Chinese hackers close War College site
Chinese computer hackers penetrated the Naval War College network last month, forcing security authorities to shut down all e-mail and official computer network work at the Navy’s school for senior officers.
Navy officials said the computer attack was detected Nov. 15 and two days later the U.S. Strategic Command raised the security alert level for the Pentagon’s 12,000 computer networks and 5 million computers.
A spokesman for the Navy Cyber Defense Operations Command, located in Norfolk, said “network intrusions” were detected at the Newport, R.I., military school three weeks ago.
“The system-network connection was terminated and known affected systems were removed and are being examined for forensic evidence to determine the extent of the intrusion,” said Lt. Cmdr. Doug Gabos, the spokesman.
“The Naval War College computer system-network is used by students at the war college and contains Navy Professional Reading Program and other materials, all of which are unclassified information.”
The FBI and Naval Criminal Investigative Service are investigating the breach, another official said.
The Naval War College trains senior officers, conducts war games and carries out some classified research such as studies of future warfare. The college’s Web site was not accessible on Nov. 29.
Adm. Michael Mullen, chief of naval operations, recently directed the war college’s Strategic Studies Group to begin work to develop concepts for waging cyberwarfare, a Navy spokesman said.
“The Naval War College is where the Navy’s Strategic Stud- ies Group is planning and practicing cyber-war techniques, and now they don’t even have e-mail access,” one U.S. official said.
U.S. defense officials said intelligence reports indicated that the cyber-attack on the college came from China, which a recent congressional report said has begun a series of computer network attacks against defense and military systems in the United States code-named “Titan Rain.”
Retired Air Force Maj. Gen. Richard Goetze, a Naval War College professor, told a class in Washington on Nov. 27 that Chinese computer hackers were behind the network attack. Gen. Goetze told students that com- munications were hobbled because the Chinese “took down” the entire Naval War College computer network.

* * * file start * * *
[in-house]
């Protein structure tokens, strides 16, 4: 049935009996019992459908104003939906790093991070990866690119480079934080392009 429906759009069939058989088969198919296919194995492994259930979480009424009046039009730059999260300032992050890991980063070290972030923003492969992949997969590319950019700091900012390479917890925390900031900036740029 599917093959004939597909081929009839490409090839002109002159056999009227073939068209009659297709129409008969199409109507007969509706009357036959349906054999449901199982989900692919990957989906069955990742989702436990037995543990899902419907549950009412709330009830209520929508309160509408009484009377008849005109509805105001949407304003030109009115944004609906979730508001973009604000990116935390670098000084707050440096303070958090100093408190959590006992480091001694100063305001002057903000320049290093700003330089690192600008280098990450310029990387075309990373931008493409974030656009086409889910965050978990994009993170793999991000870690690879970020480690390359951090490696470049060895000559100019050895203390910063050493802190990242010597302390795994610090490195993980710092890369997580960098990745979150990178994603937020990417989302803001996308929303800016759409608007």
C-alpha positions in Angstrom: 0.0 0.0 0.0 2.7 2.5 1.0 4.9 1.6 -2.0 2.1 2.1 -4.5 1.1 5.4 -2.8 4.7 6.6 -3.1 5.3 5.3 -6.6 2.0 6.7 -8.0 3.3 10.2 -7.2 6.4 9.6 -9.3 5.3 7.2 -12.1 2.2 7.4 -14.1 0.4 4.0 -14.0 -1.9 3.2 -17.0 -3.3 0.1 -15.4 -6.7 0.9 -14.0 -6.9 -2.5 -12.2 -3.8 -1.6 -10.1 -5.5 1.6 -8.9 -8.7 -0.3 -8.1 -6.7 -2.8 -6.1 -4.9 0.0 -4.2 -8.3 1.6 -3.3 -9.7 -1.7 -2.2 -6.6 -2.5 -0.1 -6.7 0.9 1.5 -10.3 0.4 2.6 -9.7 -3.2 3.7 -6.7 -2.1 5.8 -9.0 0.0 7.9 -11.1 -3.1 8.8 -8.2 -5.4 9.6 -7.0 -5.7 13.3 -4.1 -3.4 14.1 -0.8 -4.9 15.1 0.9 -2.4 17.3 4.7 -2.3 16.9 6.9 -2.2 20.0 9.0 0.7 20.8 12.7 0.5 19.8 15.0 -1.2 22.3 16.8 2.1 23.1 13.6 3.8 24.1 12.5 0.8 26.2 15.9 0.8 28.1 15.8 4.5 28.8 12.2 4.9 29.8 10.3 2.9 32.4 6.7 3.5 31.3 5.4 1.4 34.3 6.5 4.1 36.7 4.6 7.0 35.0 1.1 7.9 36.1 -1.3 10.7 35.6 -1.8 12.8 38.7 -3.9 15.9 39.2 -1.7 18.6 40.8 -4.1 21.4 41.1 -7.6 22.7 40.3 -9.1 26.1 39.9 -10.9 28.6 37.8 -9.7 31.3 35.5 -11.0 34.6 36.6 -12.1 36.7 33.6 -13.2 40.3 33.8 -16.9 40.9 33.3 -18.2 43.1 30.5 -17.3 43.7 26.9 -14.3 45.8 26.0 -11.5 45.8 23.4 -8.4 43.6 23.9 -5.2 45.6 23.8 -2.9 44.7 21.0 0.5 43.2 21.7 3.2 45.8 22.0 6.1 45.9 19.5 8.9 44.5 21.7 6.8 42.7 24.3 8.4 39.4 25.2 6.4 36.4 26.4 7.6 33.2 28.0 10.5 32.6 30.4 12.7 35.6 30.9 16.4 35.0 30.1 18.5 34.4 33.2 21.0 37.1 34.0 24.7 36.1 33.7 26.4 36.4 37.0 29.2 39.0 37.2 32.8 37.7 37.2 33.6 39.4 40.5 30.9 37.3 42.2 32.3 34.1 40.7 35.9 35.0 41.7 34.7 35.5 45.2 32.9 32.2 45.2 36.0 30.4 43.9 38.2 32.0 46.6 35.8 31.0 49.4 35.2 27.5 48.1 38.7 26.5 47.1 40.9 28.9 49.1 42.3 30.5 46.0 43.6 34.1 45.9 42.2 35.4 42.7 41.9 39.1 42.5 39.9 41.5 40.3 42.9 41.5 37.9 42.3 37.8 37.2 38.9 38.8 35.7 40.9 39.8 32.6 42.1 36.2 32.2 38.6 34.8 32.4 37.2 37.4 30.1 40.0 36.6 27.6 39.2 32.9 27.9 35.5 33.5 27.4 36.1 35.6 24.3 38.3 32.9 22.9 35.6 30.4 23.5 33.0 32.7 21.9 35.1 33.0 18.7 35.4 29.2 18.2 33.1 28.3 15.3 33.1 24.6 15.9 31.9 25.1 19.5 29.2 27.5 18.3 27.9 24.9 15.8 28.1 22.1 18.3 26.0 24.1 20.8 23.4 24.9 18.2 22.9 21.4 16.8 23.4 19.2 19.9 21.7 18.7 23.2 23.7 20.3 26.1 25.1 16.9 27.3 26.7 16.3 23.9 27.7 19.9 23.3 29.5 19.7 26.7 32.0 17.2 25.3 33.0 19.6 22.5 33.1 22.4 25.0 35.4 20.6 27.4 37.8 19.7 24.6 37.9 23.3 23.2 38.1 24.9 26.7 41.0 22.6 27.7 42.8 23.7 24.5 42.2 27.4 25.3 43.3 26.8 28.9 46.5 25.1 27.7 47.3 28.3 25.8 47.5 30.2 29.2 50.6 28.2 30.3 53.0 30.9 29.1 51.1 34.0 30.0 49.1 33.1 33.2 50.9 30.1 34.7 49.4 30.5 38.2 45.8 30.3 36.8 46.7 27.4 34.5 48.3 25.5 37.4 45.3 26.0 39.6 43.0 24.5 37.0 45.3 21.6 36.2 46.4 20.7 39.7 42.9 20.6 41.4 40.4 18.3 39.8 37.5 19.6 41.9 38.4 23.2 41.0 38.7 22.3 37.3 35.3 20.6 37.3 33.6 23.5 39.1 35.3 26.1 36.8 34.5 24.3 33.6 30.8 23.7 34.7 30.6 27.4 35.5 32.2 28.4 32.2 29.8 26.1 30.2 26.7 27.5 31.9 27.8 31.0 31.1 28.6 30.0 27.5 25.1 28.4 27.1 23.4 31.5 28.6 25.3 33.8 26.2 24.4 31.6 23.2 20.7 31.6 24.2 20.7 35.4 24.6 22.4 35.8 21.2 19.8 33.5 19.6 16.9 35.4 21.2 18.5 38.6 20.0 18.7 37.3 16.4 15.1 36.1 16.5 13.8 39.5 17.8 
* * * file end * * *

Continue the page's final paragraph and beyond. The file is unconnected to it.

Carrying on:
Students and professors at the college now have to use private email from home, raising security questions.
Cmdr. Gabos declined to comment on the origin of the attack. “The nature and extent of intrusion are operational issues,” he said. “I can tell you it was an isolated incident and did not affect other elements of Department of Defense.”
However, the U.S. Strategic Command, which is in charge of Defense Department computer warfare and defenses, issued a di- rective about the time the attack was detected ordering all defense computer users to heighten security by changing passwords.
The Strategic Command directive stated that the “information condition” was to be raised Nov. 17 from Infocon 5 to Infocon 4, or heightened alert against attack.
Alan Paller, a computer security specialist with the private SANS Institute, said the Chinese network attack against the war college is “the tip of the iceberg.”
“The depth of the penetration is more than anybody is even admitting,” he said in an interview. “People are trying to hide this because they’re embarrassed.”
Mr. Paller said the Chinese military’s doctrine calls for waging cyber-warfare against computer networks. “Part of it is gathering data and part is leaving a back door so they can get in [to military computers] in the future,” he said.
The annual report by the U.S.China Economic and Security Review Commission, released Nov. 16, stated that there are “clear examples of computer network penetrations coming from China,” including those linked to Titan Rain.
The report said the Chinese military has “information warfare units [that] are developing viruses to harm the computer systems of its enemies.”